The Diplomatic Life

James P. Richards, 3rd from the left, in Pakistan as special ambassador to the Middle East under President Eisenhower in 1957.

A new exhibit now graces the South Carolina Political Collections gallery.  Experience The Diplomatic Life through September 1st in the Hollings Library.  Here at Political Collections, we have the papers of a lot of congressmen, governors, judges, and so on, but did you know we have the papers of diplomats?  Dorothy and I thought it about time to shine some light on them.

Invitation sent to Rita Derrick Hayes in Geneva.  Ambassador Hayes was Deputy U.S. Trade Representative and U.S. Permanent Representative to the World Trade Organization (WTO) from 1997 to 2001.

Invitation sent to Rita Derrick Hayes in Geneva. Ambassador Hayes was Deputy U.S. Trade Representative and U.S. Permanent Representative to the World Trade Organization (WTO) from 1997 to 2001.

Diplomacy is influenced by representatives in the legislative and executive branches (boy, do we have some congressional travel files we could show you!) but diplomacy is officially the domain of the diplomatic corps: negotiators and delegates, foreign service officers, and ambassadors, all representing their country in a multitude of ways.  In The Diplomatic Life, we attempt to look at this multitude.

Former SC Governor John West with King Khalid of Saudi Arabia. West was U.S. Ambassador to Saudi Arabia from 1977 to 1981.

Former SC Governor John West with King Khalid of Saudi Arabia. West was U.S. Ambassador to Saudi Arabia from 1977 to 1981.

This exhibit examines in brief the careers of six individuals navigating different avenues of American diplomatic service.  We explore the realities and challenges of ambassadorial appointments to Saudi Arabia, South Korea, Canada, and the World Trade Organization, along with a diplomatic career in the U.S. Foreign Service and a unique assignment as a Special Assistant to the President on a Middle East mission in the 1950s.

Every item in this blog post is on display, representing each of the six diplomats.  We want to show you more, though, especially if you can’t visit us in person.  This month and next, we’ll put up posts looking more closely at items in the exhibit and explaining how they represent different facets of a diplomat’s career.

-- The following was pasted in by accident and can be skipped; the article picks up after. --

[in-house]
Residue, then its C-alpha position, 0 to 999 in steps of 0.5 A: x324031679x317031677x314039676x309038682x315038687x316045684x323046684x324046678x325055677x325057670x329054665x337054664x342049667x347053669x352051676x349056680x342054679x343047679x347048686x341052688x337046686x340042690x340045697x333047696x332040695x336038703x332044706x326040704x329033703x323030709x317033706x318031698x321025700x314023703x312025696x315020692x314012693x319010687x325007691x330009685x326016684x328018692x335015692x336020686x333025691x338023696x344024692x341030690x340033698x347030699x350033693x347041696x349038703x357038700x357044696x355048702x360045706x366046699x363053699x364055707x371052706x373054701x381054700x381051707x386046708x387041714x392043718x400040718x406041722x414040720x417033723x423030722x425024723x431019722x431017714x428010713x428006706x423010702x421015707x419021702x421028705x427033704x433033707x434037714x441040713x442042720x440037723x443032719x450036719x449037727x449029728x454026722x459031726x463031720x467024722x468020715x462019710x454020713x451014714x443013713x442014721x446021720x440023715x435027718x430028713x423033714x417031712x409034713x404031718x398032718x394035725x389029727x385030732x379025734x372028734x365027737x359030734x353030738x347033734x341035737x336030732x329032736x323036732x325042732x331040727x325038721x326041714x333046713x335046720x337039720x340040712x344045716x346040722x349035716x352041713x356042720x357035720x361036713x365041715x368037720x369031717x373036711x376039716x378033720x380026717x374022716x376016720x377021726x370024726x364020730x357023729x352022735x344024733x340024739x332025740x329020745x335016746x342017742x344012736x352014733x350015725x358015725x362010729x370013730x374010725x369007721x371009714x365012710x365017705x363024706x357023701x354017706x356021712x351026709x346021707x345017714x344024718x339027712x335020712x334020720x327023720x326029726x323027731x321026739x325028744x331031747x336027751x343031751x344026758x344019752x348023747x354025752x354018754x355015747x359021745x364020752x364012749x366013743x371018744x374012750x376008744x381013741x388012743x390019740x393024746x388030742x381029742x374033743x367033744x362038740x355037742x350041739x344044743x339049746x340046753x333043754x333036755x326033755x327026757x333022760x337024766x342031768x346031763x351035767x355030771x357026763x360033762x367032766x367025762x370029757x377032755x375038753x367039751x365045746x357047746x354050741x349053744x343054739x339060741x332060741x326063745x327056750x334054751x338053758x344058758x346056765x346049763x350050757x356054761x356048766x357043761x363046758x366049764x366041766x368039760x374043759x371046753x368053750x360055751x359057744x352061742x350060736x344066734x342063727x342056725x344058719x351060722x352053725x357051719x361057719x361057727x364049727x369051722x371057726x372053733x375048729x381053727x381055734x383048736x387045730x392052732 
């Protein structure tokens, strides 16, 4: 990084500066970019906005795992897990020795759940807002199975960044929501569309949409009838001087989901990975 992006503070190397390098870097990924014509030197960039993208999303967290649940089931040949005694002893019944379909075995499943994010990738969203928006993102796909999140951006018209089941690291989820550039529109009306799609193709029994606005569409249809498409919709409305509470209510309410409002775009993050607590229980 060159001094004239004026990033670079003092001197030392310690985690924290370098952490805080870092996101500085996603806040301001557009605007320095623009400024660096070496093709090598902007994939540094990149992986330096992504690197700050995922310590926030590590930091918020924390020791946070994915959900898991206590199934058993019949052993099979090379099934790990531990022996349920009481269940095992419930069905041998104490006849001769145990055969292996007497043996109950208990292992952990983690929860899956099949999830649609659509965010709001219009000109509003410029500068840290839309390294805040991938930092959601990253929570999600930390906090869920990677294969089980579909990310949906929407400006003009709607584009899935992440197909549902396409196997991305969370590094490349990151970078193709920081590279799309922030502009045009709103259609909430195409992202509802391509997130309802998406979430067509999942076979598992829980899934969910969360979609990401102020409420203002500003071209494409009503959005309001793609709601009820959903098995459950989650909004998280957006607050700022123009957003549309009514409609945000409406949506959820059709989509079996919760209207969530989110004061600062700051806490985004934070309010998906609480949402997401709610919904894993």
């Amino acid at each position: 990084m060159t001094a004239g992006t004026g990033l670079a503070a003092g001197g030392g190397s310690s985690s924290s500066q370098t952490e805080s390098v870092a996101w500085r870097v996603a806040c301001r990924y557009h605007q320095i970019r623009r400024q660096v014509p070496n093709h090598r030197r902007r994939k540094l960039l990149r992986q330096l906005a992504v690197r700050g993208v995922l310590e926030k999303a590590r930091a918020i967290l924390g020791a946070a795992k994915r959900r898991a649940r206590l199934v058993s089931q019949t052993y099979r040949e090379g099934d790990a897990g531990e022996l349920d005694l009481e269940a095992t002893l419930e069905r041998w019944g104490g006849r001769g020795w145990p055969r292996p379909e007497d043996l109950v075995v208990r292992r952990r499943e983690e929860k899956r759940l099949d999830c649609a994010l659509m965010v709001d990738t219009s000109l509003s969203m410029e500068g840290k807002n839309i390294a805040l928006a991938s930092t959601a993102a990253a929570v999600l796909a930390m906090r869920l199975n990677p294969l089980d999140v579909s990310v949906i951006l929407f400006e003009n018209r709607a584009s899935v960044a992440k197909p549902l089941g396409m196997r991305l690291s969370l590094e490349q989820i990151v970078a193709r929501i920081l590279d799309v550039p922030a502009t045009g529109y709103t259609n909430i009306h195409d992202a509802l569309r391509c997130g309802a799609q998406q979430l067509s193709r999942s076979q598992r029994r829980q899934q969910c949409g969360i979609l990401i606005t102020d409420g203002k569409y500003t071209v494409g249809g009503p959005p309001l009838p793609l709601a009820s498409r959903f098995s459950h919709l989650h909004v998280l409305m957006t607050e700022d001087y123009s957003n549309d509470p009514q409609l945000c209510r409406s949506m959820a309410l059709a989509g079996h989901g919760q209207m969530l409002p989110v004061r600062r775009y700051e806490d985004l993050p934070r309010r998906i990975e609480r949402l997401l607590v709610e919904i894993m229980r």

David Wilkins, U.S. Ambassador to Canada from 2005 to 2009, may have been the closest to home of anyone in this exhibit, but as this cover lets on, Canada must have felt like a world away from the beaches of South Carolina.

David Wilkins, U.S. Ambassador to Canada from 2005 to 2009, may have been the closest to home of anyone in this exhibit, but as this cover lets on, Canada must have felt a world away from the beaches back home.

Paul Kattenburg's career in the U.S. Foreign Service began in 1950.  From 1950 to 1962, he and his family lived in Washington, Manila, and Frankfurt.  He eventually became an officer for the State Department’s Bureau of Far Eastern Affairs.  Kattenburg finished his diplomatic career at the Foreign Service Institute’s School of Professional Studies, teaching new Foreign Service workers the trade. Though he performed contract work for the U.S. government for the rest of his life, he officially retired in 1973, taking on a new academic career.

From 1950 to 1962, Paul Kattenburg’s career in the U.S. Foreign Service took him and his family from Washington to Manila to Frankfurt. He eventually became an officer for the State Department’s Bureau of Far Eastern Affairs. He finished his diplomatic career at the Foreign Service Institute’s School of Professional Studies, teaching new Foreign Service workers the trade.

Invitation sent to Richard "Dixie" Walker, U.S. Ambassador to South Korea from 1981 to 1986.

Invitation sent to Richard “Dixie” Walker, U.S. Ambassador to South Korea from 1981 to 1986.  Walker joined the faculty at the University of South Carolina in 1957 and founded the Institute for International Studies in 1961 (renamed for him in 1994).

 

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